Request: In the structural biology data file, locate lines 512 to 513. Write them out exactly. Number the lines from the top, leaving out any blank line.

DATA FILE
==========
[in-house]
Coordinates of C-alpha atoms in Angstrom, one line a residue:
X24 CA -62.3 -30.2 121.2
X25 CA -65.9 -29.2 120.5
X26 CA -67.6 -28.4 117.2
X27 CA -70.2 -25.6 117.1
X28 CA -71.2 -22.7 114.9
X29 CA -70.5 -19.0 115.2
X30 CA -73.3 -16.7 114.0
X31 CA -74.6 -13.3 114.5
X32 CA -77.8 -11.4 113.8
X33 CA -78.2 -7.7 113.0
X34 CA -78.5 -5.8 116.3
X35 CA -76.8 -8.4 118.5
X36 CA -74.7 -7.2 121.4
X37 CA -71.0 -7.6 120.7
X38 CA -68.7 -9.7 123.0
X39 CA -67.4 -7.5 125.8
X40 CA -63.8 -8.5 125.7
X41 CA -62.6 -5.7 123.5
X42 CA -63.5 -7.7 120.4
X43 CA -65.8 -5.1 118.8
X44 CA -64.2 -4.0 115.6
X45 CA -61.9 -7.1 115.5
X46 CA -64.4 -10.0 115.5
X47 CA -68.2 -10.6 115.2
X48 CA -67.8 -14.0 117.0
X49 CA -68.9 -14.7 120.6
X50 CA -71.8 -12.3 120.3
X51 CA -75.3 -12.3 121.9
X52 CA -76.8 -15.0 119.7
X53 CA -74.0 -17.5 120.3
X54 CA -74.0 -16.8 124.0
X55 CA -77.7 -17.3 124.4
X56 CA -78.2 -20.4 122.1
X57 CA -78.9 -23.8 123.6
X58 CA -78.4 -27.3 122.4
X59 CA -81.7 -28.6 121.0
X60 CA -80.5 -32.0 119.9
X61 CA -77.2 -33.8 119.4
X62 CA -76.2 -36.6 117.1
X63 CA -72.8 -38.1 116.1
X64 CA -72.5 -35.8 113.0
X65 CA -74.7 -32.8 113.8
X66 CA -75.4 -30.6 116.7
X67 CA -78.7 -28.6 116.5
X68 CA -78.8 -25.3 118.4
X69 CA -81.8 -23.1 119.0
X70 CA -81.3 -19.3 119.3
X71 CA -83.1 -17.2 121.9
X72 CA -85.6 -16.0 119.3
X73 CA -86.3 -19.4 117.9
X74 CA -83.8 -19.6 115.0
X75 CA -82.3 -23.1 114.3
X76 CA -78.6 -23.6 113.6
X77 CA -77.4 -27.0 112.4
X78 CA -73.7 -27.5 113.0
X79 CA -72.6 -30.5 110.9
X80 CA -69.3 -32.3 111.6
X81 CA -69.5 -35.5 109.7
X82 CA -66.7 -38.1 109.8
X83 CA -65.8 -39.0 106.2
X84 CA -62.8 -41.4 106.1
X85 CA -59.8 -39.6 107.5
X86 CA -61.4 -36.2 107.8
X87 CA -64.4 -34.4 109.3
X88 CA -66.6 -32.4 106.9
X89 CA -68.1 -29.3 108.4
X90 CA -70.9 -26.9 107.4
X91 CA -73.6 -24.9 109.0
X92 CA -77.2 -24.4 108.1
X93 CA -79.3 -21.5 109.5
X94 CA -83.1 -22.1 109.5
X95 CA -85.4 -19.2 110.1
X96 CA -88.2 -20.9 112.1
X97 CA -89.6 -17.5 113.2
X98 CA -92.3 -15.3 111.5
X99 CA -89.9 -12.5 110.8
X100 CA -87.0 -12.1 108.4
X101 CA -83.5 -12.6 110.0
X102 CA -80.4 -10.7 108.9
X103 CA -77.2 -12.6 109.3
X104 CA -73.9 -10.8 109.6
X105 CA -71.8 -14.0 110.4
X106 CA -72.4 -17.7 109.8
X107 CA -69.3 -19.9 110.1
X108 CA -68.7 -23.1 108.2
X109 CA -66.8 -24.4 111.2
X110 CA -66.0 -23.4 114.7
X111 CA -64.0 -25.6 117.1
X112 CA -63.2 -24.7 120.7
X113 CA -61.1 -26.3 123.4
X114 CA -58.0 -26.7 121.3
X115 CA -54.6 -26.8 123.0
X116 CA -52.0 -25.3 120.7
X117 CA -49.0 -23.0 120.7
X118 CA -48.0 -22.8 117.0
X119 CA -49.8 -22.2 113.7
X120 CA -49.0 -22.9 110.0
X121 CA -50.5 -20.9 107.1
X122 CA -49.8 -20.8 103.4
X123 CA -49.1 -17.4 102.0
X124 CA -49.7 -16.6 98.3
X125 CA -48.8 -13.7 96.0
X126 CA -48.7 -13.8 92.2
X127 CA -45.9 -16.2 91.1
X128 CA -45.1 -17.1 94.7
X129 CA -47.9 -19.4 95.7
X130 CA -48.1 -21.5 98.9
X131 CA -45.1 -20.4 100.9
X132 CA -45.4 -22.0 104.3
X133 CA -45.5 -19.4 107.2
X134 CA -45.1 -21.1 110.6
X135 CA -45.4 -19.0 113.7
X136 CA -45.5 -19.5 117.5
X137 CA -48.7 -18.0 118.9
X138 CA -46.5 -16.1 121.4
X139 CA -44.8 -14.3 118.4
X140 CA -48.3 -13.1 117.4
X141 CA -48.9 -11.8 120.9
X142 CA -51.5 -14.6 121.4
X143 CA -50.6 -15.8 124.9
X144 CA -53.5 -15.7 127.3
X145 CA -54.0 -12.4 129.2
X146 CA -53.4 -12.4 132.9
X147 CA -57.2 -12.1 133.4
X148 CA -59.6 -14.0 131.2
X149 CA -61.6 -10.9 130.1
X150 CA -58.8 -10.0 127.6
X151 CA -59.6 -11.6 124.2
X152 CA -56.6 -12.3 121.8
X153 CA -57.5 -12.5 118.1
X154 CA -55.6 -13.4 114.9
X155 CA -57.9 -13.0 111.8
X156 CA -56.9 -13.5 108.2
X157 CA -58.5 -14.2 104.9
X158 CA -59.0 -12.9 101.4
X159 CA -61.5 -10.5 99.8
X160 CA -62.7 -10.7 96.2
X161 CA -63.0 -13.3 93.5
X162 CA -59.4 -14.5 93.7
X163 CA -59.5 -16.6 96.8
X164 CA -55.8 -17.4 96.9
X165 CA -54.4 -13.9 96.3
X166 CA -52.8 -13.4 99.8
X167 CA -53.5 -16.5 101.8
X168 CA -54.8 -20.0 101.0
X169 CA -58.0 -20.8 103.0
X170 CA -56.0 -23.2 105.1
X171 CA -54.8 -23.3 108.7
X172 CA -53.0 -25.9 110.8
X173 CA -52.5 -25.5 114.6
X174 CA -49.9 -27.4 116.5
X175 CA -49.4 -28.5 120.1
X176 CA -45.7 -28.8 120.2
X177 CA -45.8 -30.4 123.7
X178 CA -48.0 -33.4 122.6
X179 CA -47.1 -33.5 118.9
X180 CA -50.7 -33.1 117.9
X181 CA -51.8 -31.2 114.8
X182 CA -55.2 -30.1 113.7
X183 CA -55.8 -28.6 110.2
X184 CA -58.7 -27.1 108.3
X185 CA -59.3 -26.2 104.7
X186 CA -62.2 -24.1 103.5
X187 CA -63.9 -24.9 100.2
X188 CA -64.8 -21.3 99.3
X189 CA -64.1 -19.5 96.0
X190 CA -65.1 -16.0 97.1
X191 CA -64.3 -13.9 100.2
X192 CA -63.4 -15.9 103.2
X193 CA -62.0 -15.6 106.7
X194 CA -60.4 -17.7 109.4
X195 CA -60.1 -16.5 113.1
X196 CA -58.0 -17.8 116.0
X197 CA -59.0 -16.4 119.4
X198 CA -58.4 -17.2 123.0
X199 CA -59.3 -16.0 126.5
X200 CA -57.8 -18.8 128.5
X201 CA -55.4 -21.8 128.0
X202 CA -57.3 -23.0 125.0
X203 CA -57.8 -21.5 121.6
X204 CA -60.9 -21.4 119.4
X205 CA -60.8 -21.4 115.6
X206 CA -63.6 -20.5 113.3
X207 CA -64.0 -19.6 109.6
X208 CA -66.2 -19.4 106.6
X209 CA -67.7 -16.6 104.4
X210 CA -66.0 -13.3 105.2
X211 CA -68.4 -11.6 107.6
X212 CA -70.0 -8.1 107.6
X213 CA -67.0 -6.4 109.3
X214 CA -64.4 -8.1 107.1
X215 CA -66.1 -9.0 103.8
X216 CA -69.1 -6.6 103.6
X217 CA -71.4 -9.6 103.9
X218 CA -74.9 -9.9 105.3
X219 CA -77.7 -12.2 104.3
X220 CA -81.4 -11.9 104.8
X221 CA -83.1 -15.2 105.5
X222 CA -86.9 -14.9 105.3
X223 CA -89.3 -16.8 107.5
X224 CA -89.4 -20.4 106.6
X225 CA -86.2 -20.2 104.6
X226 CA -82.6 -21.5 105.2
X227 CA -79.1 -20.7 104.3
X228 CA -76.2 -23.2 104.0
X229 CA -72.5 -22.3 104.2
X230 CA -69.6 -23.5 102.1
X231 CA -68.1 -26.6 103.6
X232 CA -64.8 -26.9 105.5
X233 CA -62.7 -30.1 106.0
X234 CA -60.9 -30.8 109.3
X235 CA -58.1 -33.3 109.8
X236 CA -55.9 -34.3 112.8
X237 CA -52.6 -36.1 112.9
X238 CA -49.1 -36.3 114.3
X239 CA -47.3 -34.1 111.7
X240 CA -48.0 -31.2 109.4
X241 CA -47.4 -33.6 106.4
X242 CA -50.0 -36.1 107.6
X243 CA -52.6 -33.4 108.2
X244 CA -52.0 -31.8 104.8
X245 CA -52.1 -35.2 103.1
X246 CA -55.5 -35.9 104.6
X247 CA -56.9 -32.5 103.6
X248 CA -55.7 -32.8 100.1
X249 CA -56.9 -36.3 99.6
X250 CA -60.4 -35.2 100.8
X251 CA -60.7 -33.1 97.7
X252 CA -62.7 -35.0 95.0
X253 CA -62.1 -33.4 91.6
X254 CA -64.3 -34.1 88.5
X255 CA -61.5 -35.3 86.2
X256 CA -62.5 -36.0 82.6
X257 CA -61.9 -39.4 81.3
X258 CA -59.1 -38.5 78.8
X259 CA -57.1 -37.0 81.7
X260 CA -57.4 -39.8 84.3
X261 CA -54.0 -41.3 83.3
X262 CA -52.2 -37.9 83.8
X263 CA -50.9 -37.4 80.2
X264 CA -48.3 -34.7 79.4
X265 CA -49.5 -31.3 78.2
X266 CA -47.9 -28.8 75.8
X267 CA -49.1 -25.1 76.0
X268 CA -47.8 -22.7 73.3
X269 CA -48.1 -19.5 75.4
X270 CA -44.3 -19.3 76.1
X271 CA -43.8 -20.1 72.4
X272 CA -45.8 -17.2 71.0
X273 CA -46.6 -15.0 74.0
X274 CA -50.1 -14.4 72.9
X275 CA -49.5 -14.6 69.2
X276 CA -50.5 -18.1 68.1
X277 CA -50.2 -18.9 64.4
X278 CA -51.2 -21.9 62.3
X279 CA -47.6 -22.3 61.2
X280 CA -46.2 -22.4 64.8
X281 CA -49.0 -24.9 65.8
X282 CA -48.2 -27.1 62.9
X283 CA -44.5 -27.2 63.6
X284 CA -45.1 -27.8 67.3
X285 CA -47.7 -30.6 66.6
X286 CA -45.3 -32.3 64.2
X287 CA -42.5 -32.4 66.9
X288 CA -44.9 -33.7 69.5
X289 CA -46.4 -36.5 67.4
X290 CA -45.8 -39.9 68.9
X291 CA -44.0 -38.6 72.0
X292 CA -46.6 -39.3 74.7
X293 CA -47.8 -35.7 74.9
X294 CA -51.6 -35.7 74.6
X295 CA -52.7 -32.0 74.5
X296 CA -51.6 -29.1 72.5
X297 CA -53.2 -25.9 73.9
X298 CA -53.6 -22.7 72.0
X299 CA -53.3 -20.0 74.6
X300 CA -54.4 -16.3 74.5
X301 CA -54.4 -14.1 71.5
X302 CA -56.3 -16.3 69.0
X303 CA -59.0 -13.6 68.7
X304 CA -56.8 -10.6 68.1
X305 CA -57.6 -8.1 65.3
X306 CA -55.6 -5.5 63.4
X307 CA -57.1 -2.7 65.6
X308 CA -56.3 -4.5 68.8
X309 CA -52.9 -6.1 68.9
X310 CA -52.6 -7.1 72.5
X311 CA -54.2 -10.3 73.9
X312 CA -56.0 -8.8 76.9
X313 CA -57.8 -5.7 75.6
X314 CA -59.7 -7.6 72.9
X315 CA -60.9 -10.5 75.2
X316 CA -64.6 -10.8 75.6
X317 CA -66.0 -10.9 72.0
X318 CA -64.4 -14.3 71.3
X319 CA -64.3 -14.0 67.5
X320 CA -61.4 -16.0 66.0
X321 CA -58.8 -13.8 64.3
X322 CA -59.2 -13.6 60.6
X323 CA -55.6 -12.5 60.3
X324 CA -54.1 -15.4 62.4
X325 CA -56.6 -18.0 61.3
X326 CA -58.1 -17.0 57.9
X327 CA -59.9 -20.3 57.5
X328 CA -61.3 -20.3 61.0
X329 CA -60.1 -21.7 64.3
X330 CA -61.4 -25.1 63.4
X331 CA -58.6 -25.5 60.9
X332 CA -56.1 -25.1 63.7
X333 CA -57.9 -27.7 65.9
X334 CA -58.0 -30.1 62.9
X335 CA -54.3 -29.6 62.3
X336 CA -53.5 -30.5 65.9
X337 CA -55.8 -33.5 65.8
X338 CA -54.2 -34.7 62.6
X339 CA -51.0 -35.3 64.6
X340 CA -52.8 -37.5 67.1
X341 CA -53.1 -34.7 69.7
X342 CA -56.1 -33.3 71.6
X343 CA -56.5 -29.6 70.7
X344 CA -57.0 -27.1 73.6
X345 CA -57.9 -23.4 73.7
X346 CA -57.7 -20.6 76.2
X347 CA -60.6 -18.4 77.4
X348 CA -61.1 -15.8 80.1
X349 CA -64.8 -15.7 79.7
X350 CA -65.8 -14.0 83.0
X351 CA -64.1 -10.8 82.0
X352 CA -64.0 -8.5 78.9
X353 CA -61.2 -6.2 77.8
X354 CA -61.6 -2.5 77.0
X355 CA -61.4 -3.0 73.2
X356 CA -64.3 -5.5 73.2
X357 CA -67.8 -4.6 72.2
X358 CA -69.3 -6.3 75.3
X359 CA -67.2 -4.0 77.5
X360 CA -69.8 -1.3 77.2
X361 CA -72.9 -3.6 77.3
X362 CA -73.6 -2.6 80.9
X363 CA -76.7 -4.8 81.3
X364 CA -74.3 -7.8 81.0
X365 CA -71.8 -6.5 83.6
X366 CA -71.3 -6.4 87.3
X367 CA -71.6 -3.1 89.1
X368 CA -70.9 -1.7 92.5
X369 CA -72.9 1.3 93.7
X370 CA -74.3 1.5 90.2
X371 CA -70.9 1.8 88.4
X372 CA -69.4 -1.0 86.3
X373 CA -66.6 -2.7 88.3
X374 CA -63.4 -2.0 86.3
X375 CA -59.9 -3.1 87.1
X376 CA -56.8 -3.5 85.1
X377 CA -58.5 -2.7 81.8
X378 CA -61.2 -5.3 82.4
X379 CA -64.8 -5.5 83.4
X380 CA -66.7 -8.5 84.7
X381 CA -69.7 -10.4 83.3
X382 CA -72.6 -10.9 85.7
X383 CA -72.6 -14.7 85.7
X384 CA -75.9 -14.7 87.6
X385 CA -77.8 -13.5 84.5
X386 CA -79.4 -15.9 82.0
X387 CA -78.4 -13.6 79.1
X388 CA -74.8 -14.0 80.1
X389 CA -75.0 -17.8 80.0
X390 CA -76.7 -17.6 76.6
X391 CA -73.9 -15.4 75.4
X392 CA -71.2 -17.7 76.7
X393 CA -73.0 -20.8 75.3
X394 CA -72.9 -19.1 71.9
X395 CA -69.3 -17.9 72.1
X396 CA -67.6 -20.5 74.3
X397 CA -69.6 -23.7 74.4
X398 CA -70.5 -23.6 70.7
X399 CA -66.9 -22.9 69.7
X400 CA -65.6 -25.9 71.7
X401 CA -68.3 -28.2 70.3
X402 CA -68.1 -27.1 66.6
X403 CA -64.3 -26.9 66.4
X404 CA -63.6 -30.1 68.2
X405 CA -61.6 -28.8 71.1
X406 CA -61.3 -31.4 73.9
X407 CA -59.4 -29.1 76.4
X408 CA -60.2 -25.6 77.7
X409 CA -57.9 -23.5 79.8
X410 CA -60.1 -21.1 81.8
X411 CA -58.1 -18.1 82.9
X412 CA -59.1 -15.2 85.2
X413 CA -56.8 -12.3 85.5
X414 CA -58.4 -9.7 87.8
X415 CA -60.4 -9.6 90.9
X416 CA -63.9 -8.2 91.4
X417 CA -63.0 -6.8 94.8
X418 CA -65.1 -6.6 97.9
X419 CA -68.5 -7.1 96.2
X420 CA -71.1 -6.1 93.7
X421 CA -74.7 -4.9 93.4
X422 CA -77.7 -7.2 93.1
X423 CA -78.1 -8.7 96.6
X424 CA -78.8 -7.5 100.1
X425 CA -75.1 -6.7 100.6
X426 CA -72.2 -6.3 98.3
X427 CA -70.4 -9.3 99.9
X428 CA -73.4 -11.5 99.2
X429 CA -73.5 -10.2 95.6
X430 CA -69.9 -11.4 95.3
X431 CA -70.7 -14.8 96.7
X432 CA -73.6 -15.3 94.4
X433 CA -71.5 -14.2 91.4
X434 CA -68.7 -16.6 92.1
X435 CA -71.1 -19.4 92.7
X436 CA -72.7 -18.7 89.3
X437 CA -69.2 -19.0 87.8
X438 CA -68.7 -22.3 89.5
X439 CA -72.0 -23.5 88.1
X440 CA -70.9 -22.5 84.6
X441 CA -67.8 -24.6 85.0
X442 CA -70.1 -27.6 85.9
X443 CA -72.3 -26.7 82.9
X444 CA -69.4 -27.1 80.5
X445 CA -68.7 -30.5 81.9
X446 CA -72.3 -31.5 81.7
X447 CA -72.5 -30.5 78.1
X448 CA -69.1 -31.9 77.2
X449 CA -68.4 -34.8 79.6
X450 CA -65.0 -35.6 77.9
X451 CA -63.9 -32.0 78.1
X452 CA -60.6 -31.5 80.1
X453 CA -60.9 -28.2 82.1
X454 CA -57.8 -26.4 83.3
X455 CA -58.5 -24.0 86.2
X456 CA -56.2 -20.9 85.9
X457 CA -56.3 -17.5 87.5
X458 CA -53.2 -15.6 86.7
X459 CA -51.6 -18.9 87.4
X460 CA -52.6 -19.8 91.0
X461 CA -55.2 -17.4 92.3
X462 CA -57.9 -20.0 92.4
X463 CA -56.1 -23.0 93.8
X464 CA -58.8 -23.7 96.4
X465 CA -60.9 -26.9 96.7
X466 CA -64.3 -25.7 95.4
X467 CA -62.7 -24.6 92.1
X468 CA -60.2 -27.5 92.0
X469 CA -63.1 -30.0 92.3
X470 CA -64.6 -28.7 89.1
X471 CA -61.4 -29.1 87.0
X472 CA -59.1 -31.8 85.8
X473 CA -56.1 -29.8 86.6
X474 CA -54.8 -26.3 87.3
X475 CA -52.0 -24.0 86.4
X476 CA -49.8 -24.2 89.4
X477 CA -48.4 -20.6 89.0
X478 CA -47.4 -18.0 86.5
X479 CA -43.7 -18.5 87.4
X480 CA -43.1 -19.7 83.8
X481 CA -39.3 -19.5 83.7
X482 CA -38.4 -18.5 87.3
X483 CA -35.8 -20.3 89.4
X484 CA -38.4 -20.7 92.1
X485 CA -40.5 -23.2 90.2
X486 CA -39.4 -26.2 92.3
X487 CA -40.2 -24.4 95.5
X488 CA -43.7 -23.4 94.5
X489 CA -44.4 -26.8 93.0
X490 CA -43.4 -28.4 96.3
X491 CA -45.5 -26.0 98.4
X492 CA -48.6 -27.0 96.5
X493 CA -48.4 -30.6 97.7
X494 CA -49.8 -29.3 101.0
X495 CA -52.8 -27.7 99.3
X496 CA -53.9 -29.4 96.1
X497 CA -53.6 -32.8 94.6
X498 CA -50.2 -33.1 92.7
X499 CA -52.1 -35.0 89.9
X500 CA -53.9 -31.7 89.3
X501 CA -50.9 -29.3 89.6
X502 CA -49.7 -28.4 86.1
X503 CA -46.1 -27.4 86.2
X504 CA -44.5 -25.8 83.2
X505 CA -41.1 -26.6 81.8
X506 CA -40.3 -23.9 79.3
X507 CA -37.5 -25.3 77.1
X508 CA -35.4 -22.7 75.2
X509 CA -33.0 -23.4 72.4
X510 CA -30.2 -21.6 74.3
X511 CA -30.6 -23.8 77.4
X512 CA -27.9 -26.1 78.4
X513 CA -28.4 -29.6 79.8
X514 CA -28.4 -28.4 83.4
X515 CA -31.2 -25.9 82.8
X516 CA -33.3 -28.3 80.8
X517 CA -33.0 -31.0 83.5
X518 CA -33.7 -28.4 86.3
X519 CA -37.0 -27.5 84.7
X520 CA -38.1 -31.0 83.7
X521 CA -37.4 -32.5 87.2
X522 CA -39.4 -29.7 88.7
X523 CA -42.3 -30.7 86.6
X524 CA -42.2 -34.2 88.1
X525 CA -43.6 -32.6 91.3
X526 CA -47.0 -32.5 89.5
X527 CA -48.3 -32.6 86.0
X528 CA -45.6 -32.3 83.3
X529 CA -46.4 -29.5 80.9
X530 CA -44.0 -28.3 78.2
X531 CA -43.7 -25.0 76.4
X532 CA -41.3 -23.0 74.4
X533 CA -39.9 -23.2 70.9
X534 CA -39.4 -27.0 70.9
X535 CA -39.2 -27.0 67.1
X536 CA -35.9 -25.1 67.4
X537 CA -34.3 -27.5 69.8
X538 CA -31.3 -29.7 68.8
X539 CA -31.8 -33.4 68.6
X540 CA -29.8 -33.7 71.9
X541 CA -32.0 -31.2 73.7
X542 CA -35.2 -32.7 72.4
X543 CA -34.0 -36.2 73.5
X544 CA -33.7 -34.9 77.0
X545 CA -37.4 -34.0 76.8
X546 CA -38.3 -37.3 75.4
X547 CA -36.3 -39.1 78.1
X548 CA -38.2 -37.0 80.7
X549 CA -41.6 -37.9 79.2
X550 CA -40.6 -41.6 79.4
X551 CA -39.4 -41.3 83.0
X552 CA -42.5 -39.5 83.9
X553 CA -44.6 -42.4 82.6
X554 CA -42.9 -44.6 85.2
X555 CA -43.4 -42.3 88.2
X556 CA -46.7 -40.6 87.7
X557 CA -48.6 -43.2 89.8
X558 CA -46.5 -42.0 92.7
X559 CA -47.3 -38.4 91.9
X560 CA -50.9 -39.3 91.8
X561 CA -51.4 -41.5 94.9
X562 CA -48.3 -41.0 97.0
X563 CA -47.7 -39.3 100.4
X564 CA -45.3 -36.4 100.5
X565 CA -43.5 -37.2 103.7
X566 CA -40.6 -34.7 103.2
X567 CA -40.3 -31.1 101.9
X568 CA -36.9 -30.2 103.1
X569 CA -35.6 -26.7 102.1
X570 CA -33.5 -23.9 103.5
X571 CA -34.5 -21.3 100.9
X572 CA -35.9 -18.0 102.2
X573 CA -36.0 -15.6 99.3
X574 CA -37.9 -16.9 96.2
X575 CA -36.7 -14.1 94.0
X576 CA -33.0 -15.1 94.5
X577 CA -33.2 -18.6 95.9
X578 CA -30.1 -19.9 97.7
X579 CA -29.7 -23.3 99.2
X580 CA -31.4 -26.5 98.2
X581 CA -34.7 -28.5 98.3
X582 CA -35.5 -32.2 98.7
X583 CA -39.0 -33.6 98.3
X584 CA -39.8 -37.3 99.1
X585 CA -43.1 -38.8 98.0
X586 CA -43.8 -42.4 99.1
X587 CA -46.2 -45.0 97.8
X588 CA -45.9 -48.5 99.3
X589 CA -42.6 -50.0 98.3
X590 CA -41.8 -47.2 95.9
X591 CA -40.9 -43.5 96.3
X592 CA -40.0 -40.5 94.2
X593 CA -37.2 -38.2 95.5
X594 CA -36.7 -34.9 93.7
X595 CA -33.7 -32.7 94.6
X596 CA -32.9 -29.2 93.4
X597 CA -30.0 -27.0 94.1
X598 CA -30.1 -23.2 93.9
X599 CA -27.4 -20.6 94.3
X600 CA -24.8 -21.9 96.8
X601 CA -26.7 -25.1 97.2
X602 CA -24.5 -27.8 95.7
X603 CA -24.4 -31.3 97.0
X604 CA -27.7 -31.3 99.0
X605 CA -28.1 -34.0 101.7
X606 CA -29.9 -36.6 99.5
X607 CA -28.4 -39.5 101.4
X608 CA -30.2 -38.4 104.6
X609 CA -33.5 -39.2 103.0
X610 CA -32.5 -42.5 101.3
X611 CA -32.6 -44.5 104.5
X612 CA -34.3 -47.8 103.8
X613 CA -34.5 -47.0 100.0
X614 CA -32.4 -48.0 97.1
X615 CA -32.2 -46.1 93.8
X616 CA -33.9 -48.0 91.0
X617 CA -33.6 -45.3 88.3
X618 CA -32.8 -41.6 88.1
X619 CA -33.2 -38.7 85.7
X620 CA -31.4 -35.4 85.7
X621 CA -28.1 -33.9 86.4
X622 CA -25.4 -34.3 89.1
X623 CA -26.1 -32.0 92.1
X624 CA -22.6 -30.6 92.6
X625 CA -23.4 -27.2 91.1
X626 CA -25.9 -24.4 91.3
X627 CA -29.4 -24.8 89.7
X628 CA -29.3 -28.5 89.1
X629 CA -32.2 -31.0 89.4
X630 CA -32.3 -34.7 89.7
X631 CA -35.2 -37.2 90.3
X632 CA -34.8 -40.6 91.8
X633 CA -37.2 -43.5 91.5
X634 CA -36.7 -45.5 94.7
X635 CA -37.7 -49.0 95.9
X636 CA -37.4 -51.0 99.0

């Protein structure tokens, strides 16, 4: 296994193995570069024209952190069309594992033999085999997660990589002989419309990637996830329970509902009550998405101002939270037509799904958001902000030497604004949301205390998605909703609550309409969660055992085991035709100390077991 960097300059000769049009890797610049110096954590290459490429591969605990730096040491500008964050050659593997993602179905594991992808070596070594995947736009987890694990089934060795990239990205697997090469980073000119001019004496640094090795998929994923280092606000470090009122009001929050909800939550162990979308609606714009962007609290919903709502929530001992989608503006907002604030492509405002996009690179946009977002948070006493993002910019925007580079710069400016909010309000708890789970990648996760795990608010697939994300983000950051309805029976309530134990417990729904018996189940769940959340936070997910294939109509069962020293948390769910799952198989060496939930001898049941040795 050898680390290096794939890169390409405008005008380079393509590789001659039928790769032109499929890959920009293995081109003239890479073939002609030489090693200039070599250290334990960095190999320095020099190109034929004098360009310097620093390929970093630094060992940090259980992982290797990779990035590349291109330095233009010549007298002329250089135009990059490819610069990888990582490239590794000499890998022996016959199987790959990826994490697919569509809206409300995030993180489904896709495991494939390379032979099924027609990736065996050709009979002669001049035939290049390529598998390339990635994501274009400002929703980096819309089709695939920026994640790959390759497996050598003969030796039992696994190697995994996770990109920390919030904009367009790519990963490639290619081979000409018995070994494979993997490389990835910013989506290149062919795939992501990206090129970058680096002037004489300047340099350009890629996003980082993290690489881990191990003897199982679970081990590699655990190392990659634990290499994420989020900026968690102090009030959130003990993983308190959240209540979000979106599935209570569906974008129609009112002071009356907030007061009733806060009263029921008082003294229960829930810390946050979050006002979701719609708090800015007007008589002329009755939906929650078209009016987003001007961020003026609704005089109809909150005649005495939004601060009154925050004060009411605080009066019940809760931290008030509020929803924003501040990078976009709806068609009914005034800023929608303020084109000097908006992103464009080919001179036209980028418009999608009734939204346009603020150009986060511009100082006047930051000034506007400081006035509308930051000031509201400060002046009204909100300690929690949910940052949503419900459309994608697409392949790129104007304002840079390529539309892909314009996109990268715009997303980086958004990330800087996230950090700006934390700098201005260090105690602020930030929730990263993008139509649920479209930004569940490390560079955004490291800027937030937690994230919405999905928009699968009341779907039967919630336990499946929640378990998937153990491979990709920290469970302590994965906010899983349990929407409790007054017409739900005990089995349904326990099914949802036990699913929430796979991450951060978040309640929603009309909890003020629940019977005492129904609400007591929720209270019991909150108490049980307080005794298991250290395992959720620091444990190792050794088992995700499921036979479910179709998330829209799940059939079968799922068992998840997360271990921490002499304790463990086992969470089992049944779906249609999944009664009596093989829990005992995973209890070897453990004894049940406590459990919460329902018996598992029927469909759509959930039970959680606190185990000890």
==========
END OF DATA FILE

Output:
X533 CA -39.9 -23.2 70.9
X534 CA -39.4 -27.0 70.9